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“We still have to get the country out of a pandemic,” Colijn said.
Dhalla said there are two other settings where we should be ramping up rapid test screening: large workplaces and schools.
“My first preference would be to get these tests into settings where people either have to congregate or where we really want people to congregate,” he said.
Large workplaces are finally starting to roll out rapid test screening, with Air Canada, Loblaws, Suncor and other major corporations announcing programs. Ontario announced it will send out 300,000 rapid tests per week to key business sectors such as manufacturing and food processing. In contrast to some provinces, Ontario has now ordered an extra nine million Panbio tests for distribution, the health ministry says.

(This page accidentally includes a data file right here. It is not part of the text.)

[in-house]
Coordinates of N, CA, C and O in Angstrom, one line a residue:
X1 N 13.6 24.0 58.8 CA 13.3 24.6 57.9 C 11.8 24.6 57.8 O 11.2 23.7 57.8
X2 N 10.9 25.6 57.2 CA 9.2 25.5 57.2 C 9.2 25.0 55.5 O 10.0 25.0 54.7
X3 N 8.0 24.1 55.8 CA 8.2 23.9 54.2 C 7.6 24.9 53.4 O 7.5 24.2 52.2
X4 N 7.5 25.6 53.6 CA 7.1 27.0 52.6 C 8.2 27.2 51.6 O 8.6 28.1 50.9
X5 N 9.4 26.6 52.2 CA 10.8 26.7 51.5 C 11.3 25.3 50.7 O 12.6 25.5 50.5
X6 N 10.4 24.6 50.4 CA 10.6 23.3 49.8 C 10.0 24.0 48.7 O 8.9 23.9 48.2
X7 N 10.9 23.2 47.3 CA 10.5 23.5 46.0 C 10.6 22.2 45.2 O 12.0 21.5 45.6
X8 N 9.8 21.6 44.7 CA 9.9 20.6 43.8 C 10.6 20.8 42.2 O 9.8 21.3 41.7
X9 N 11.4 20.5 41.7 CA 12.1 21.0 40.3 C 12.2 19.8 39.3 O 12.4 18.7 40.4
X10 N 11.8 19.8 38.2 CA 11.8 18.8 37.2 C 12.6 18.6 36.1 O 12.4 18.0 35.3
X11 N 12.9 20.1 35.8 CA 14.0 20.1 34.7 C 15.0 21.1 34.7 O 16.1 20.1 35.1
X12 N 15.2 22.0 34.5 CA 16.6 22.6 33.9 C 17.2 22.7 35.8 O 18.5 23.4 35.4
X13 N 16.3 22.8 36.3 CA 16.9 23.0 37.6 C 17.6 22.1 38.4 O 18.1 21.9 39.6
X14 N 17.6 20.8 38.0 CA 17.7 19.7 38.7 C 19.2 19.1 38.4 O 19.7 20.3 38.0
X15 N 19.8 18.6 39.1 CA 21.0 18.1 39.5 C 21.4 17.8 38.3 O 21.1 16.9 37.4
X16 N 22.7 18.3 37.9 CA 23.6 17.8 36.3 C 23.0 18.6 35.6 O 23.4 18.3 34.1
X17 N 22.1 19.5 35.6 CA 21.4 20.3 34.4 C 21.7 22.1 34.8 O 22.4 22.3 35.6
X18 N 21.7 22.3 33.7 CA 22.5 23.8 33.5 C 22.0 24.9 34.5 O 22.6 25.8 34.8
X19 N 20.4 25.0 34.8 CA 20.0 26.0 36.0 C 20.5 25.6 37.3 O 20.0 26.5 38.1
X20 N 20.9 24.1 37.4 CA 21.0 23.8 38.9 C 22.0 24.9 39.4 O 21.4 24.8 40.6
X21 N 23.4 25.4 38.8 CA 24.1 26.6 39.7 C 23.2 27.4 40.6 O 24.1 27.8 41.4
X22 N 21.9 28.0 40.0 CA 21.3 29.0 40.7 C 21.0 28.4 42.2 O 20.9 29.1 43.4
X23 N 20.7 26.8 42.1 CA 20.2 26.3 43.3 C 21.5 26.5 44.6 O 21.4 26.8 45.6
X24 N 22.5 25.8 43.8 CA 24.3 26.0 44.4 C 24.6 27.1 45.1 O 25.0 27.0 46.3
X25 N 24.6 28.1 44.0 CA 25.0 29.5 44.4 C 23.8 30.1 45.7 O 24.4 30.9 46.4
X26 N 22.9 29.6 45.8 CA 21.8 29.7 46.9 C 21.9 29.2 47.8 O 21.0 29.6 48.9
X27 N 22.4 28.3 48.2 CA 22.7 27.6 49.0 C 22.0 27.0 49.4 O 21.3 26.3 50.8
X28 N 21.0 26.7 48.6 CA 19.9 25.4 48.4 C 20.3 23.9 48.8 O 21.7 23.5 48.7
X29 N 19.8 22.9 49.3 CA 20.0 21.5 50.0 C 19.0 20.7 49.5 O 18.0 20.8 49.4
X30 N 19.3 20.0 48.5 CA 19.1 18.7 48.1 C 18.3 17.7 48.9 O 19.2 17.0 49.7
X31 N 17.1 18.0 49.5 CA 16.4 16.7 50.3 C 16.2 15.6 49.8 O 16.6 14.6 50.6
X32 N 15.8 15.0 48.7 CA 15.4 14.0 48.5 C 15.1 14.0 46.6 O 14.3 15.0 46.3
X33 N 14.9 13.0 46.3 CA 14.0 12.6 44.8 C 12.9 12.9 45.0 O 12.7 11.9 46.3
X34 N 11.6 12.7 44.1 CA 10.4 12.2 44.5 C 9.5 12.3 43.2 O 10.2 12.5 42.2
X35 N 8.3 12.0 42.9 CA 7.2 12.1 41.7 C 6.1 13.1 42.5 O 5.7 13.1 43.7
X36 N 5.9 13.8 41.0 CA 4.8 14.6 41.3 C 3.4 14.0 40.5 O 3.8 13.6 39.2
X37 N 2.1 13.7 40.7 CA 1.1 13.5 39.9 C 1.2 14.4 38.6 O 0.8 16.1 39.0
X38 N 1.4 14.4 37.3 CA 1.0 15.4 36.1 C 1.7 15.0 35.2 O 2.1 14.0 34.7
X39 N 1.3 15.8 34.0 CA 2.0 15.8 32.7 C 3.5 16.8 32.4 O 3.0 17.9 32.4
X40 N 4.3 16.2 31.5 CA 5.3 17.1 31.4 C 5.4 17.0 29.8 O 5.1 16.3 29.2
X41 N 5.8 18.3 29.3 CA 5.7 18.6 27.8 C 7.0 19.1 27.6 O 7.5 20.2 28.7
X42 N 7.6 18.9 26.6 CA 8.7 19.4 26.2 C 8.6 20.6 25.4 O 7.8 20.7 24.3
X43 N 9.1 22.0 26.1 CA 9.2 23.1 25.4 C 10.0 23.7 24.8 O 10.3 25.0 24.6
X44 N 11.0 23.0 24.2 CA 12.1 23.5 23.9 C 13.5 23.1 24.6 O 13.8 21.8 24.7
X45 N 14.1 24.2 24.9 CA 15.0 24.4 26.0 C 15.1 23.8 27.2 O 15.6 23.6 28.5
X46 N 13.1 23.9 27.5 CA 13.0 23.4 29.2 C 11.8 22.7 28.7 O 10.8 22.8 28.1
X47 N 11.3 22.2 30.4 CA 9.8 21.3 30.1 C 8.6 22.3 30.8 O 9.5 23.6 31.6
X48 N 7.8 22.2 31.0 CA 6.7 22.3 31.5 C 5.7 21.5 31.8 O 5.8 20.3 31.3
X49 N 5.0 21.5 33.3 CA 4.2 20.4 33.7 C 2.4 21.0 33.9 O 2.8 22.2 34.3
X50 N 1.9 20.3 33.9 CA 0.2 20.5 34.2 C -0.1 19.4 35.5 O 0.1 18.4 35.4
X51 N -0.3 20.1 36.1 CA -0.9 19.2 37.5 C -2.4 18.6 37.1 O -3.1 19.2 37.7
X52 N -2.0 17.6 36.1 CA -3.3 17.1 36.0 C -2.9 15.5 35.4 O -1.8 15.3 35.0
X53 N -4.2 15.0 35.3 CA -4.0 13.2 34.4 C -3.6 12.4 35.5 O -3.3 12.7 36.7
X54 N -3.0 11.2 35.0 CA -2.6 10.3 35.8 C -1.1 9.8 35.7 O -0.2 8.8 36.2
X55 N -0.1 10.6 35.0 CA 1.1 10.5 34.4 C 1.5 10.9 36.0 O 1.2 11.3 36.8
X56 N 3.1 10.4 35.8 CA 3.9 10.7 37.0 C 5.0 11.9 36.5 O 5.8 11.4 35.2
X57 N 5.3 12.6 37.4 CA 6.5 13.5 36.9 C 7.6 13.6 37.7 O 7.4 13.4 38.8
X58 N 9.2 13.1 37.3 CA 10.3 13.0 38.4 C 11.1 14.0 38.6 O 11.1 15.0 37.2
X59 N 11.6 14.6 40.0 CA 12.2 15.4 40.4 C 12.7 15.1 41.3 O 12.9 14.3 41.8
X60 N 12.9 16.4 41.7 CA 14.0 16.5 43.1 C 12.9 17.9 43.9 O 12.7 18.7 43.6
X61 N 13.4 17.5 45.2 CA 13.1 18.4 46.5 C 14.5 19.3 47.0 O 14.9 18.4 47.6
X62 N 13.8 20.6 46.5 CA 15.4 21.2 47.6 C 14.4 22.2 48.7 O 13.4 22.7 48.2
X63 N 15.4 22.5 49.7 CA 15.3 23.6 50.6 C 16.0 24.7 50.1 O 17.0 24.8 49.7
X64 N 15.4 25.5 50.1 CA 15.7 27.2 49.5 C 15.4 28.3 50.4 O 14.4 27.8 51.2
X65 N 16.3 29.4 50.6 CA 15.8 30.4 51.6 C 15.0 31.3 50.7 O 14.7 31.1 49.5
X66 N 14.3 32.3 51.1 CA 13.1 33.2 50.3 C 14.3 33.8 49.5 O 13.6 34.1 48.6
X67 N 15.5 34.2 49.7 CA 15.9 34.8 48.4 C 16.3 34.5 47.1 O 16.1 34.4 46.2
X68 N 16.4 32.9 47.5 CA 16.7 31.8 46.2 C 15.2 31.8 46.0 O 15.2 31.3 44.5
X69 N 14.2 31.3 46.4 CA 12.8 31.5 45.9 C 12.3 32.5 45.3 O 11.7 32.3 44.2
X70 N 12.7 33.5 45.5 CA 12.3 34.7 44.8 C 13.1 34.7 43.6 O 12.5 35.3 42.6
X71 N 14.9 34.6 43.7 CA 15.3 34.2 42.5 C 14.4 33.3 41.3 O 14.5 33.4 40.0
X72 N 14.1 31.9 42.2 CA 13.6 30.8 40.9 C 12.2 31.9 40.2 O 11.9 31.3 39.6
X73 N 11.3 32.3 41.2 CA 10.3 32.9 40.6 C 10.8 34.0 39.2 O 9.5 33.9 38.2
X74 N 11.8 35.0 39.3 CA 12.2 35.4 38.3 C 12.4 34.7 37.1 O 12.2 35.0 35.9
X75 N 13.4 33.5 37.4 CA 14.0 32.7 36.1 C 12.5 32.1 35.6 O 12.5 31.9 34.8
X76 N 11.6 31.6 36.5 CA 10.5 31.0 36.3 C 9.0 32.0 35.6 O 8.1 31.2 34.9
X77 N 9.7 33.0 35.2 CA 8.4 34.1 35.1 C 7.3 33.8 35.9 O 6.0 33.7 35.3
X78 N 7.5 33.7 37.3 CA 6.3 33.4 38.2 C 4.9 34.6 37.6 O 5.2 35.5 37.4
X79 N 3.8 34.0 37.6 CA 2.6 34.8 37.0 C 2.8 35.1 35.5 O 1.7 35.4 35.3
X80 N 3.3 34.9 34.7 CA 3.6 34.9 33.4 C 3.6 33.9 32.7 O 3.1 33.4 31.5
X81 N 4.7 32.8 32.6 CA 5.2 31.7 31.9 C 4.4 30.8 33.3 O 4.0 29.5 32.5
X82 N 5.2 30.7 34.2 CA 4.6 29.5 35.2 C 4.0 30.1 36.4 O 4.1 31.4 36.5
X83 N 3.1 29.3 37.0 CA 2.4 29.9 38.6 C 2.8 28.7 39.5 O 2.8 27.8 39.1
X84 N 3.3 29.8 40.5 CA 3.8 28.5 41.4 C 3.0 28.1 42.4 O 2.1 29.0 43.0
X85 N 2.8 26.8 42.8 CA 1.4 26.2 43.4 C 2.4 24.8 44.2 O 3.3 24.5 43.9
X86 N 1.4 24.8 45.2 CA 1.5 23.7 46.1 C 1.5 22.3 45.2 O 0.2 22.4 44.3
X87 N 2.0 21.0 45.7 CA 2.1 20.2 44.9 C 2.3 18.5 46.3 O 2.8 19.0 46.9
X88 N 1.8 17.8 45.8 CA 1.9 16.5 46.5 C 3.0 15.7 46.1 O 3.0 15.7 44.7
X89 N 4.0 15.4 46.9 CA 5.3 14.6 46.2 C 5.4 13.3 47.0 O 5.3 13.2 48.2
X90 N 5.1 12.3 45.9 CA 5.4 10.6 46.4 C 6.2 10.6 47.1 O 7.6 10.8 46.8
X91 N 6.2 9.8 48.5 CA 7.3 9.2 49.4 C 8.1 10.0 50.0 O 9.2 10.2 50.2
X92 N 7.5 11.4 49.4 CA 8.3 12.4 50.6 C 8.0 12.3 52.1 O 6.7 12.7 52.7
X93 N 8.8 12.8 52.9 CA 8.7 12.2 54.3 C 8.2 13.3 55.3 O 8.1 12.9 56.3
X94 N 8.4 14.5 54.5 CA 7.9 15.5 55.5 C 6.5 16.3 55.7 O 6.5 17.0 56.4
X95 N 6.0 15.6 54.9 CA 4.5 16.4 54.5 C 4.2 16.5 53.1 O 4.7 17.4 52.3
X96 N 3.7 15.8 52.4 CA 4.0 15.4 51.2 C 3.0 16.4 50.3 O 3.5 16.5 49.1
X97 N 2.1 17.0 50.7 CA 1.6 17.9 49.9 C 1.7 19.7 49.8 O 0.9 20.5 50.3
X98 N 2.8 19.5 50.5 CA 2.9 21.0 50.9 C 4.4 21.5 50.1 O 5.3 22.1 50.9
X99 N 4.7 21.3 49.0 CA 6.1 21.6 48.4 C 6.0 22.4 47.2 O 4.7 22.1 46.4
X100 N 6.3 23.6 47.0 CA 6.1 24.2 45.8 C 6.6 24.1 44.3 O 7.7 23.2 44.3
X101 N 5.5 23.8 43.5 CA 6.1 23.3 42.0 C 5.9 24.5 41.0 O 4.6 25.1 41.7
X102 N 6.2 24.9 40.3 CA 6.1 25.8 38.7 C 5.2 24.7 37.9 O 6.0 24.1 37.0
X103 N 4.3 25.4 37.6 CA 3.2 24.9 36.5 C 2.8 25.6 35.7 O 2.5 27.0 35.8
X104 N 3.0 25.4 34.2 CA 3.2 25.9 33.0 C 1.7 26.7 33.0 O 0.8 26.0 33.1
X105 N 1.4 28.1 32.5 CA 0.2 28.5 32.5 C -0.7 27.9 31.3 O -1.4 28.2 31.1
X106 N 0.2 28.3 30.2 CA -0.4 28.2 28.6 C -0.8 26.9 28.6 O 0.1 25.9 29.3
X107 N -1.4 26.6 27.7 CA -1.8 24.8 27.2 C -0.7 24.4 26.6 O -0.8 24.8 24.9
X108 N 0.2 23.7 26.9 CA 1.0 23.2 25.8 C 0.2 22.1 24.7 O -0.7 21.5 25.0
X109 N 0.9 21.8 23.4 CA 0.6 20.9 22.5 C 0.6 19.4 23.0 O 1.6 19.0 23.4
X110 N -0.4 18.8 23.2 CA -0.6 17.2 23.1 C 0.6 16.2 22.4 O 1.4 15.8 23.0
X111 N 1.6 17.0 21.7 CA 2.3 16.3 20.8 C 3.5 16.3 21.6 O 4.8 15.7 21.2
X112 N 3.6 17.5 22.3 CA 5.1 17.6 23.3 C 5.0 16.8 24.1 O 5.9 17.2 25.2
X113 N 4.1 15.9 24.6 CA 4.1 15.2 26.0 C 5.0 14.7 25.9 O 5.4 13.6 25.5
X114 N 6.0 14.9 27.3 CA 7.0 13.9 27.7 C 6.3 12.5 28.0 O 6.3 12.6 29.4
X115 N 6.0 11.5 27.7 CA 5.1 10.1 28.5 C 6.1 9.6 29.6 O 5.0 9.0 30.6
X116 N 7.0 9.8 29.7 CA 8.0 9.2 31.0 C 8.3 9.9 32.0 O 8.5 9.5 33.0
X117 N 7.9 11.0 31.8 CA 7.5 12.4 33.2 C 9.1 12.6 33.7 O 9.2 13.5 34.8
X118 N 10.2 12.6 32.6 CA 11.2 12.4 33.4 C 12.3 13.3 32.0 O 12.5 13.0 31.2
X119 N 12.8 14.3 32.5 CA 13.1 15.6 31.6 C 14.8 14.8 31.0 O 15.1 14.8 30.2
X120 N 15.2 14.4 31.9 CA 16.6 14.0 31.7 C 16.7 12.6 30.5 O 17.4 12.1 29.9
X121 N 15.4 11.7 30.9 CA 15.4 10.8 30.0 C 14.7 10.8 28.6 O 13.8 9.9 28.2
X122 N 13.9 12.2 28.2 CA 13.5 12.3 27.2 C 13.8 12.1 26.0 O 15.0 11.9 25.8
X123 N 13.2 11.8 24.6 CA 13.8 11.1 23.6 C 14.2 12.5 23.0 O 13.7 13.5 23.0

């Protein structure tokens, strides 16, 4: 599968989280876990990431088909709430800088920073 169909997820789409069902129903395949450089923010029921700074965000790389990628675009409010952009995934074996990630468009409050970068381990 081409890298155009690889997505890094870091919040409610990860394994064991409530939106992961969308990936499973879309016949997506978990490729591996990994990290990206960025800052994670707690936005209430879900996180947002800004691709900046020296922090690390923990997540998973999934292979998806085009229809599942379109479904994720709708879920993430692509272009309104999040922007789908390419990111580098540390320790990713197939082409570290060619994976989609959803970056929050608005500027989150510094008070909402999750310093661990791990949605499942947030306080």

Schools are a trickier matter, at least until Health Canada approves a gentler swab for rapid testing — or, even better, a rapid test that only needs saliva to work. Dhalla said he thinks it’s probably impossible to have healthcare professionals do the nasopharyngeal swab on young children twice a week. In the meantime, though, a regular rapid test for teachers would be an achievable goal.
Dhalla said different regions should decide what works best for them, but above all: get the tests done. One test is better than no test.
The longer health officials wait on this, the more difficult it will be. Regular screening requires a steady flow of tests. For now, at least, it appears doable. The federal government has shipped out 13.5 million Panbio tests to provinces, and more are coming.